WASHINGTON - Timothy Ryan, who has gotten good marks for his role in cleaning up the savings and loan industry, resigned Friday as the nation's top thrift regulator.

The 47-year-old lawyer, who was appointed by President Bush in 1990, said he decided to leave because the cleanup was largely completed and for personal reasons.

Mr. Ryan, who has 2 1/2 years remaining on his five-year term as director of the Office of Thrift Supervision, said he would have resigned even if President Bush had been reelected. He said he will most likely look for work outside of government.

Three Key Vacancies

The resignation means that President-elect Clinton is facing vacancies at three of the four top bank and thrift regulatory positions. In addition to replacing Mr. Ryan, the new President will have to appoint a Comptroller of the Currency and a chairman of the Federal Deposit Insurance Corp.

At a press conference Friday, Mr. Ryan said the Clinton administration should consider granting forbearance to banks and thrifts with commercial real estate problems.

Mr. Ryan, whose resignation takes effect Dec. 4, said the new President should use the LDC debt crisis as a model for dealing with the commercial real estate mess. Rules should be relaxed so that banks can have more time to work out their loans, he said.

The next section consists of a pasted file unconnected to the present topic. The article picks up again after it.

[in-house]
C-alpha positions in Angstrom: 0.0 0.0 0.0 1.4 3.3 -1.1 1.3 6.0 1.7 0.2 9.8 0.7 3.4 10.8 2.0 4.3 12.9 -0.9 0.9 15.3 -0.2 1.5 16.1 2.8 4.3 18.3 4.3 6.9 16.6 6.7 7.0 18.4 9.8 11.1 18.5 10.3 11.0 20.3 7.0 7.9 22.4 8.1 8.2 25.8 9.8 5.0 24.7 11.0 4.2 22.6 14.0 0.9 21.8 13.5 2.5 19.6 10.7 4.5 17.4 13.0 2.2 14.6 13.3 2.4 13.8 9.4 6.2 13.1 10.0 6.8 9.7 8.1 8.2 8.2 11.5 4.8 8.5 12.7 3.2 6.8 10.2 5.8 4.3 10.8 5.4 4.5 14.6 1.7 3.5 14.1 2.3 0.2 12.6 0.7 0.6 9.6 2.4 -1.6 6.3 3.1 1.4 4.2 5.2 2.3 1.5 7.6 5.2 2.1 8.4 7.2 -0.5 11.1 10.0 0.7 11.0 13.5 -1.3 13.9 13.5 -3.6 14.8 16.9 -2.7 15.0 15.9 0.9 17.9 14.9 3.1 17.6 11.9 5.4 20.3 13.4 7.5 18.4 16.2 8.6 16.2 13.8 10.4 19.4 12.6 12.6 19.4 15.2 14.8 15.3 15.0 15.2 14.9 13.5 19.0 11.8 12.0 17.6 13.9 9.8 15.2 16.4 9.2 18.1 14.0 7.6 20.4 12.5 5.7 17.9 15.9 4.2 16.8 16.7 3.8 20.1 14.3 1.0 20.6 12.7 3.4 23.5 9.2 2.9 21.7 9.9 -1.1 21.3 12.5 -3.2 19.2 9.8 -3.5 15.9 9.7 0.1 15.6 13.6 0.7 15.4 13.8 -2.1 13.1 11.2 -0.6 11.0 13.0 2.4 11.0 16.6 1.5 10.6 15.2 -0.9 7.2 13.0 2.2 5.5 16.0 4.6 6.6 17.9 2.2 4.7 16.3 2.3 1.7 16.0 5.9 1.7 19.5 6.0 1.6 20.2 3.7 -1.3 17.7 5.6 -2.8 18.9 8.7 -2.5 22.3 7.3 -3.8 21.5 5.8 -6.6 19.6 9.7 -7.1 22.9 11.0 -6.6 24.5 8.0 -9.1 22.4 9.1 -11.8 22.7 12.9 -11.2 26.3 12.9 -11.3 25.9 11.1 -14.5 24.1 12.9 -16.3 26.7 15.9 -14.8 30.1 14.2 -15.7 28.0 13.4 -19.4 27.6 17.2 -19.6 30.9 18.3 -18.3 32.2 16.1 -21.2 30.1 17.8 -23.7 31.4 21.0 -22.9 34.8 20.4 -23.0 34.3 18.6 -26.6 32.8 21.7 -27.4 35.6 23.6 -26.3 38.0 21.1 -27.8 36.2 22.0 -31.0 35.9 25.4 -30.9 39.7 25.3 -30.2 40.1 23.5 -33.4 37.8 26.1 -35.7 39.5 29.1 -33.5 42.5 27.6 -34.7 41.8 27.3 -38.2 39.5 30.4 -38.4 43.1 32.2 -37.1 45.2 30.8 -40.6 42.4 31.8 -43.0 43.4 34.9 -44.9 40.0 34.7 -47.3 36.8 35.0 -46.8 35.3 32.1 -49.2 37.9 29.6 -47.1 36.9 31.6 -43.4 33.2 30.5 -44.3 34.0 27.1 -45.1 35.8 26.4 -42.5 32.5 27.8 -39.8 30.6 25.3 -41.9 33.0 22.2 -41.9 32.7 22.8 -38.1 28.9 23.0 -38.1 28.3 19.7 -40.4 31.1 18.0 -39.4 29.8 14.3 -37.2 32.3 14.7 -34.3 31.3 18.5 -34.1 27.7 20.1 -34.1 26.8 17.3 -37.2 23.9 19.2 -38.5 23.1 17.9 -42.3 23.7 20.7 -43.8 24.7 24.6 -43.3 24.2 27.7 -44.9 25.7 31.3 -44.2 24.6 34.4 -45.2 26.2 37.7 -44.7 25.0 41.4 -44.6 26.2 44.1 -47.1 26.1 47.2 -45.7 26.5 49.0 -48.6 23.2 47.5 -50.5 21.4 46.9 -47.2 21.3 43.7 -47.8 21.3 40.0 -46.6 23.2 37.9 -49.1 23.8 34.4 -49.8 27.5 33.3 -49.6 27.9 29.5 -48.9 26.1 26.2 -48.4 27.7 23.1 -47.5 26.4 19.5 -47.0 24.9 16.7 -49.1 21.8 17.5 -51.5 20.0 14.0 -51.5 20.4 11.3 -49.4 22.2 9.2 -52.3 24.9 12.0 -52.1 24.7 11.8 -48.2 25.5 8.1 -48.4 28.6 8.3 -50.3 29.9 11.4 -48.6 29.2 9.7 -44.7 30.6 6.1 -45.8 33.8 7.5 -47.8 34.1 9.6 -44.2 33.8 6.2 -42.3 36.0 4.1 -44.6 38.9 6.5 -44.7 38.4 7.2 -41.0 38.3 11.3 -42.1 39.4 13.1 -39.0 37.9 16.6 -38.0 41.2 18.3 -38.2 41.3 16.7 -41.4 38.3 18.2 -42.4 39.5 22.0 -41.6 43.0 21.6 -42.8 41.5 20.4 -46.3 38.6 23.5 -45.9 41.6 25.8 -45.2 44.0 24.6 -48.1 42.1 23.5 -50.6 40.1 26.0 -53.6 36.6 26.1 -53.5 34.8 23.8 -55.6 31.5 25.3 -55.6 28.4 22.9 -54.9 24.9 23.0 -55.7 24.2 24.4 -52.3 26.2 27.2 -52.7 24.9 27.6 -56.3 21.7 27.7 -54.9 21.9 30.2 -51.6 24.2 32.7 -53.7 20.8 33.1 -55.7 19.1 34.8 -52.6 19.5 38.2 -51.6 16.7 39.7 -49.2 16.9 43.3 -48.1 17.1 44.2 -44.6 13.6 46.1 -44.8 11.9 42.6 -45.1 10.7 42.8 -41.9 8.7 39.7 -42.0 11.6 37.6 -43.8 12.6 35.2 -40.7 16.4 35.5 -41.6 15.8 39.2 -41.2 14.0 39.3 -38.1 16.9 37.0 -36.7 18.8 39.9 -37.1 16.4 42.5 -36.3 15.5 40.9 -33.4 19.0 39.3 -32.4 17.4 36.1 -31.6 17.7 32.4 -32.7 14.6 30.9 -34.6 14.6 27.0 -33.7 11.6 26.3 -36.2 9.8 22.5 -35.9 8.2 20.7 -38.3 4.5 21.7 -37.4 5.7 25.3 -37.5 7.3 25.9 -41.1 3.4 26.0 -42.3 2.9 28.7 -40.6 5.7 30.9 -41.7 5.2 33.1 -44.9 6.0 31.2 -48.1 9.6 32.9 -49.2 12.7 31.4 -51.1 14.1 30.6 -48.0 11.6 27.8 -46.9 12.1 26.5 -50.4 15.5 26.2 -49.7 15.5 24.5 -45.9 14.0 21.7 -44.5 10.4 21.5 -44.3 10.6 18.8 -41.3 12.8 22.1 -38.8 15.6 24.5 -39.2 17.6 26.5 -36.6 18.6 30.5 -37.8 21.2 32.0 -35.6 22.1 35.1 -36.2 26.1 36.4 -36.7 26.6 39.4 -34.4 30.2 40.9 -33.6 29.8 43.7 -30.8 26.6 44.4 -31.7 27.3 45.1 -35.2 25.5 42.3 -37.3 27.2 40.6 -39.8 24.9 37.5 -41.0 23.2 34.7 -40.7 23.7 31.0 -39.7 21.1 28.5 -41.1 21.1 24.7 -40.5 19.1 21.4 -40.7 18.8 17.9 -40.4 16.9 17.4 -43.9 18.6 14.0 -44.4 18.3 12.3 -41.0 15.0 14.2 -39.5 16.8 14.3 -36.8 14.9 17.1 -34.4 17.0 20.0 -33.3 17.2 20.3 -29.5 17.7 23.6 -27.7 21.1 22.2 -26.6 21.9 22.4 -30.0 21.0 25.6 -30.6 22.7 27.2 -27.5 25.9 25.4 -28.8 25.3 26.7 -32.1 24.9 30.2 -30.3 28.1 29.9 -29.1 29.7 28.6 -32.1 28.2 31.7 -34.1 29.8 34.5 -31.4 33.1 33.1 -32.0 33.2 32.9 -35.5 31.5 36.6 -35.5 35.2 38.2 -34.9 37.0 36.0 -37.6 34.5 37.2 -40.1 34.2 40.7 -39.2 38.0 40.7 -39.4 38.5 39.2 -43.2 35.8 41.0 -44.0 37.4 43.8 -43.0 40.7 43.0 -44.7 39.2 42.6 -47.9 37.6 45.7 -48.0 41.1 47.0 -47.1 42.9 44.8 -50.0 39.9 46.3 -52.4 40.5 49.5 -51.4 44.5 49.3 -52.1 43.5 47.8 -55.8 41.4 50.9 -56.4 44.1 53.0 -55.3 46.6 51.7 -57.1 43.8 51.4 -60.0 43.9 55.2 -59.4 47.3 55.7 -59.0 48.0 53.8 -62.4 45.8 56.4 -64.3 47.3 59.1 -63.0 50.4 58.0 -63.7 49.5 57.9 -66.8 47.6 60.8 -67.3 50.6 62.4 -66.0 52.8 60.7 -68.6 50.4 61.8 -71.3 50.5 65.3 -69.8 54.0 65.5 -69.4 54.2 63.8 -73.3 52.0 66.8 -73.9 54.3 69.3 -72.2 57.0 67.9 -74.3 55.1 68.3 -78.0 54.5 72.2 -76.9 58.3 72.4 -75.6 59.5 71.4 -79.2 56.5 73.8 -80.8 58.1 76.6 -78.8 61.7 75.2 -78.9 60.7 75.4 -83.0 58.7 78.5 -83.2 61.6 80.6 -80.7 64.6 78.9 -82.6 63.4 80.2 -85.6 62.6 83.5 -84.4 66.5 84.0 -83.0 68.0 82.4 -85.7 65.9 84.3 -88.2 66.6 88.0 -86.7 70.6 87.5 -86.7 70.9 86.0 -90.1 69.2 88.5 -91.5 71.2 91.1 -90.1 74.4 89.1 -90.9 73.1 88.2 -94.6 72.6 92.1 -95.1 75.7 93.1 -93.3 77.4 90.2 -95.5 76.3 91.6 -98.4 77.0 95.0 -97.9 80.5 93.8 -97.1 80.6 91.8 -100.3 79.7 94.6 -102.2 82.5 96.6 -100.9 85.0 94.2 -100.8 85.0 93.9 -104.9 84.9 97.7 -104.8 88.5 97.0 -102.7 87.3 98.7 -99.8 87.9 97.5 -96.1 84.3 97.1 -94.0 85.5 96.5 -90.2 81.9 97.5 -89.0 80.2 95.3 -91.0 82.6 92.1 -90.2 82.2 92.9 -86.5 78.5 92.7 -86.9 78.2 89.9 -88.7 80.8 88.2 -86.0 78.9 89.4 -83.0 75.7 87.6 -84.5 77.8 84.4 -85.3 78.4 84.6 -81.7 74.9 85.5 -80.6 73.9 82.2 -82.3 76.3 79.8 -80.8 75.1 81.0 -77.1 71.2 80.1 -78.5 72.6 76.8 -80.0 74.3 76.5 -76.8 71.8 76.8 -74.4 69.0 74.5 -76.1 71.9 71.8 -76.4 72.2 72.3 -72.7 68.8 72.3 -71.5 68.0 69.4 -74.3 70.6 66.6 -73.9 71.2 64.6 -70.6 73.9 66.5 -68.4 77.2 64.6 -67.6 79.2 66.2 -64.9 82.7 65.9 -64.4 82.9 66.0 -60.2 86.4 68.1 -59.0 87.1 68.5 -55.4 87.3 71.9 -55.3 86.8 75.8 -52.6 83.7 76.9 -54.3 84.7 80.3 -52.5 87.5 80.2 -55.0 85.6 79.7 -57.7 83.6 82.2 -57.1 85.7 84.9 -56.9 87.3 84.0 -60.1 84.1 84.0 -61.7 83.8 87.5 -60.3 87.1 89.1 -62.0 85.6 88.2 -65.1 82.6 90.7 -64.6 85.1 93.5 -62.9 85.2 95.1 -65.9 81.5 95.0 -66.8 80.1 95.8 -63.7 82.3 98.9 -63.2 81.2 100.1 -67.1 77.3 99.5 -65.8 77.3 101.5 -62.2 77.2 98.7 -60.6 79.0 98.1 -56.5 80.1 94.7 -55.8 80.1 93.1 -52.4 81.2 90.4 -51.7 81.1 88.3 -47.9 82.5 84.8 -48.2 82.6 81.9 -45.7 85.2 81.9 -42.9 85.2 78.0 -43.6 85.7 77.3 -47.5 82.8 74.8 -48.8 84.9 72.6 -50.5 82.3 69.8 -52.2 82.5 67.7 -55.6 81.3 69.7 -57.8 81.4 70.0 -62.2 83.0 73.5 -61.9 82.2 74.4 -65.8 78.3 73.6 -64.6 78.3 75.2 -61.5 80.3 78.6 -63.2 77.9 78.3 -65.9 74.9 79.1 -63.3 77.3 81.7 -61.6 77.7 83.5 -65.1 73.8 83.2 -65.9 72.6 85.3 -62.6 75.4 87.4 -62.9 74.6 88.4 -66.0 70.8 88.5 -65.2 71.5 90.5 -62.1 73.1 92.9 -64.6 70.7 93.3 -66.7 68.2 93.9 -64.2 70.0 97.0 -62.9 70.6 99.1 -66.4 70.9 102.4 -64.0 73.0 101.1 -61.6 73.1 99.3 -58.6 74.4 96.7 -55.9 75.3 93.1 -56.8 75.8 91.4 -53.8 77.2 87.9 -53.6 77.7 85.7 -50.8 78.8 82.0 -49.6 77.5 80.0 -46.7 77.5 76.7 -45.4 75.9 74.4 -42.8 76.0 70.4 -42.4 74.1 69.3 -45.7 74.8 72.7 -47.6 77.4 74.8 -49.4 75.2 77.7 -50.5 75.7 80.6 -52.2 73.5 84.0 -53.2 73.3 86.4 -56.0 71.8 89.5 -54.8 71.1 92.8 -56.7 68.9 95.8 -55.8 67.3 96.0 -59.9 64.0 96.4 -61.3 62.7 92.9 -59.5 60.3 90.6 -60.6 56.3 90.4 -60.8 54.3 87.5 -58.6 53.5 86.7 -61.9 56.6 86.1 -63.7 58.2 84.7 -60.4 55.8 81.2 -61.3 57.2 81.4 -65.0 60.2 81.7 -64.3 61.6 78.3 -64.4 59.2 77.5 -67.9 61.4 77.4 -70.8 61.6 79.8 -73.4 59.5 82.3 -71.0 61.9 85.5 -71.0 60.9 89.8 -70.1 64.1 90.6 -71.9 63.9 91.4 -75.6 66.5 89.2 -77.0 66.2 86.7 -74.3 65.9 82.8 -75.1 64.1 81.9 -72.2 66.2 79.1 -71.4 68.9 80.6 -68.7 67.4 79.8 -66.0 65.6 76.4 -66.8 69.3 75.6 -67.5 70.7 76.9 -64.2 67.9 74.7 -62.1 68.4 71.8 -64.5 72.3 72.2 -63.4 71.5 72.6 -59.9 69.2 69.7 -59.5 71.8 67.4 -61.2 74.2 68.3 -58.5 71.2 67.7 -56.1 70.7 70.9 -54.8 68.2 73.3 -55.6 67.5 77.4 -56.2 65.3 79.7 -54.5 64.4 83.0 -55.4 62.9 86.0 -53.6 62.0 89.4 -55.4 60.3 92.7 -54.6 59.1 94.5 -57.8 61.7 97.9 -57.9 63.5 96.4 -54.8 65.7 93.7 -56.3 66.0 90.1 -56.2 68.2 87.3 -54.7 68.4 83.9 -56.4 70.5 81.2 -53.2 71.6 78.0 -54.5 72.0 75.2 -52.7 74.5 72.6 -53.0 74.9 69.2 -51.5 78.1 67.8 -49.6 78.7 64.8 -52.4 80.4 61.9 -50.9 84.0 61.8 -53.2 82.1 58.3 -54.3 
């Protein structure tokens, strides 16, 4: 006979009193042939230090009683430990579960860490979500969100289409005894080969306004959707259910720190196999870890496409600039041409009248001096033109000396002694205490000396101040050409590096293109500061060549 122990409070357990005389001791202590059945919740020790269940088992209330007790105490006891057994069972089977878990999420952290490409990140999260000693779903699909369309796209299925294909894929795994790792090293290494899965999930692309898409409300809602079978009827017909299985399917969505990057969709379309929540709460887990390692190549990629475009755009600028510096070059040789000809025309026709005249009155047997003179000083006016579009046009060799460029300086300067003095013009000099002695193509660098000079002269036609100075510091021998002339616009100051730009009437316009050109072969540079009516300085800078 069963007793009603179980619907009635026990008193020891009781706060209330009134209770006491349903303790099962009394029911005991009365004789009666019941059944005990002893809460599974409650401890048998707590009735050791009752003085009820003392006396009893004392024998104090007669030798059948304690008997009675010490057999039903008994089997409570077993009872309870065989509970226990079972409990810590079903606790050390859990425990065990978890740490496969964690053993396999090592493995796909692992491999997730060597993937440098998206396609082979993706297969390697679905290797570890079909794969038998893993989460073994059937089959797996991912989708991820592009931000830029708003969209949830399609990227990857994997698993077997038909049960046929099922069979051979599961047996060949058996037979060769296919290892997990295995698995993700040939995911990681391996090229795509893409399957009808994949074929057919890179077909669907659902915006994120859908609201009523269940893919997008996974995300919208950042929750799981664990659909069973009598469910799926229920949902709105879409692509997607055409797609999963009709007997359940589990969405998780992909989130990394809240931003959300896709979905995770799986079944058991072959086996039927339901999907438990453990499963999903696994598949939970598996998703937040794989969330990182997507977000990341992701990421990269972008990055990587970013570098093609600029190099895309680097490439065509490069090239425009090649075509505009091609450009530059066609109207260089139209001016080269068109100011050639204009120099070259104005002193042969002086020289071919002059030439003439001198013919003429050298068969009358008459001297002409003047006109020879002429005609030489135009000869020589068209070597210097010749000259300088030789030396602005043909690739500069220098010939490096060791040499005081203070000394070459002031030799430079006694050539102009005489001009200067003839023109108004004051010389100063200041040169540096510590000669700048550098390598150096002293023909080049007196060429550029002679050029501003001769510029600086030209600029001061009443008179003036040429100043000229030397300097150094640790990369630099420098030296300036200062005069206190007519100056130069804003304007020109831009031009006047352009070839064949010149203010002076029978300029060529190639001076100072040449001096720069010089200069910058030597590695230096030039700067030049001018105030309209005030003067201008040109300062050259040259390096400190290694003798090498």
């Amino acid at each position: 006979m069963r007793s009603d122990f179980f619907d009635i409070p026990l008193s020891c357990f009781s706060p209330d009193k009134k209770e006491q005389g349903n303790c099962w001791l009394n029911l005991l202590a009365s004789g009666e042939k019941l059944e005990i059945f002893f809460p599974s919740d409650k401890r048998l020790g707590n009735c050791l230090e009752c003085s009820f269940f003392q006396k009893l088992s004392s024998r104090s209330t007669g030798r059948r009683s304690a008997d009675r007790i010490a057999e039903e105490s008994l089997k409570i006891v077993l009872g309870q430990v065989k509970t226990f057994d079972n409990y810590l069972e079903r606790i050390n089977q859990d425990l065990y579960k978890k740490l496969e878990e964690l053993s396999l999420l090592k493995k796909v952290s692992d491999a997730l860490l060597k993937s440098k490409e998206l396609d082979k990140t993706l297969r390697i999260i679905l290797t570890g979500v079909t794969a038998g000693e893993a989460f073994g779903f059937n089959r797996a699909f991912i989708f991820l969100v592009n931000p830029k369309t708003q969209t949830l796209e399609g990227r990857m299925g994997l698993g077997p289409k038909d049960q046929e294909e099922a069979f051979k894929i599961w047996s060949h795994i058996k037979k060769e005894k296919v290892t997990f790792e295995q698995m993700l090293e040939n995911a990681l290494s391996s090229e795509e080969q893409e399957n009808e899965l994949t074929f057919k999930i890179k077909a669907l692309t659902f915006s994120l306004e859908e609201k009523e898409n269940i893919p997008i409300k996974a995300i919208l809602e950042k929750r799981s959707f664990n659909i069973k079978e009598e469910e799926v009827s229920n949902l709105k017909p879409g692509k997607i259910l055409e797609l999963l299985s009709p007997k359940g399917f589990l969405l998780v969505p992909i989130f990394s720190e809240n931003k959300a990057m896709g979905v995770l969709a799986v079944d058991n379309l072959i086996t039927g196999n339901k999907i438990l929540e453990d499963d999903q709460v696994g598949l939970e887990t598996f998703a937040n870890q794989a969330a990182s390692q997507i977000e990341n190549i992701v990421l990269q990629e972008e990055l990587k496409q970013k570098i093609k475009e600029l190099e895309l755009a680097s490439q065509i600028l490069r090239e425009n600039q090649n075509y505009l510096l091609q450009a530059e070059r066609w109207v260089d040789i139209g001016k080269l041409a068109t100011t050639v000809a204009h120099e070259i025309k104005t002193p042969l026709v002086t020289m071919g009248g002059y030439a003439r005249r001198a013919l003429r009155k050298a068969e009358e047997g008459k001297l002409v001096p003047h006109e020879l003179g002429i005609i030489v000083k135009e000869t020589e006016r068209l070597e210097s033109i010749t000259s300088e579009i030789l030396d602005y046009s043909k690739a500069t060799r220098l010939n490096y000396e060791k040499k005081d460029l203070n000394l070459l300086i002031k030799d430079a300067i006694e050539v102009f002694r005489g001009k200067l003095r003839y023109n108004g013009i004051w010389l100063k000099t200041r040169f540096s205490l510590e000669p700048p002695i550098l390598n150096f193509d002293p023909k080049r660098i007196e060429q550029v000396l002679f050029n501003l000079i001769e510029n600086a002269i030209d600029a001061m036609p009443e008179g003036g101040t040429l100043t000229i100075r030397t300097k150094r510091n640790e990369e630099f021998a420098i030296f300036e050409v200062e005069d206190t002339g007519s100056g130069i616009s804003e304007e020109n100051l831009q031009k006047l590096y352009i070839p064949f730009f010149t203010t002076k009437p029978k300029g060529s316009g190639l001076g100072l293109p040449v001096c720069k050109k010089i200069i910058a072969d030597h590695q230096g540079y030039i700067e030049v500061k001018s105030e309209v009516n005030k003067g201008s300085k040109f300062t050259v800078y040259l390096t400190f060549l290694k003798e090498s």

Real estate is "a long-term asset that maybe requires a long-term approach," Mr. Ryan said.

During his tenure, Mr. Ryan aggressively weeded out sick S&Ls from the industry, which improved overall earnings. And he helped restore the industry's reputation, which was tarnished by the collapse of its deposit insurance fund.

"It would be very hard to criticize his actions as a regulator in the last couple of years," said Patrick Forte, president of the Association of Financial Services Holding Companies.

Mr. Ryan, however, faults himself for contributing to the nation's credit crunch by acting like a "tough cop" when he first assumed power.

|Climate of Fear'

As a result of his regulatory crackdown, S&Ls tightened credit policies too much, and they are still doing it today, he said.

Congress made matters worse, he said, by calling bank examiners on the carpet at several hearings for their handling of several institutions that failed.

"It has created a kind of climate of fear," he said. "It has produced overly restrictive supervision."

Mr. Ryan said his biggest accomplishment was closing 730 S&Ls, but he paid a personal price.

"You put so many people out of work," he said. "In the beginning it was somewhat depersonalized and easier, but it became much more difficult. I had many phone calls from people who said, |I could have made it.'"

Persona Non Grata

His most controversial decision involved the handling of administrative charges against Neil Bush, the President's son, who was director at the failed Silverado Banking, Savings and Loan in Denver.

He said he became a persona non grata at the White House. At the same time some people thought the punishment given Mr. Bush was far less severe than he deserved.

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